An Endangered species as per IUCN. Seen a whole family of this bird near a dead cow. My spotting of the Juveniles is at http://www.projectnoah.org/spottings/119... In the last pic the couple can be seen. They feed on the eggs of other birds, breaking larger ones by tossing a large pebble onto them. The use of tools is rare in birds and apart from the use of a pebble as a hammer, Egyptian Vultures also use twigs to roll up wool for use in their nest. The adult's plumage is white, with black flight feathers in the wings.
Seen at Madhav National Park. The park officials informed me that these birds were quite common in villages around the Rajasthan, Madhya Pradesh border.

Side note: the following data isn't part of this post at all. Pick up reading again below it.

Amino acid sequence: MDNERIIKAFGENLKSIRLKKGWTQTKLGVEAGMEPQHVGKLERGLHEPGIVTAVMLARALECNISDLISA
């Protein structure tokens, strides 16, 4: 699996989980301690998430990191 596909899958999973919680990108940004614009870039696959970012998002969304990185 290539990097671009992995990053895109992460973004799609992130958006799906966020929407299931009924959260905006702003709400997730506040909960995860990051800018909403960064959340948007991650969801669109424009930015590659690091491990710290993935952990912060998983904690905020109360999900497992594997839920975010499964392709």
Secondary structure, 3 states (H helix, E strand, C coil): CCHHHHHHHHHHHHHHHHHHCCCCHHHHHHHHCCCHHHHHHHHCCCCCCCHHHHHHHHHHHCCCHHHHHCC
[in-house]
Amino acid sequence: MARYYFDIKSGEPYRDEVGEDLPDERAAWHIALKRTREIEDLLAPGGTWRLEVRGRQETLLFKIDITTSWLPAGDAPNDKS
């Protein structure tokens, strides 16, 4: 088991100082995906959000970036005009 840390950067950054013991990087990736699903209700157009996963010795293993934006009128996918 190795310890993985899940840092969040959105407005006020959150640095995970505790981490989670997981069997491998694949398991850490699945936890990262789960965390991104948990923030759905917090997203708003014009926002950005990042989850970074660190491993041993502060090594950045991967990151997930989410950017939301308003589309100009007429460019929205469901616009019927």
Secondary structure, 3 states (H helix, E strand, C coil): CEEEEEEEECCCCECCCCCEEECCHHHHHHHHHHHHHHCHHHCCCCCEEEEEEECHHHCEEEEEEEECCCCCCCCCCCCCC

During the beginning of the breeding season, courting pairs soar high together and one or both may make steep spiralling or swooping dives. The birds are monogamous and pair bonds may be maintained for more than one breeding season and the same nest sites may be reused each year. In India, the decline of this bird has been rapid with a 35% decrease each year since 1999. The exact cause of the decline is not known, but has been linked with the use of the NSAID Diclofenac, which has been known to cause death in Gyps vultures. Populations of this species have declined in the 20th century and some island populations are endangered by hunting, accidental poisoning, and collision with power lines.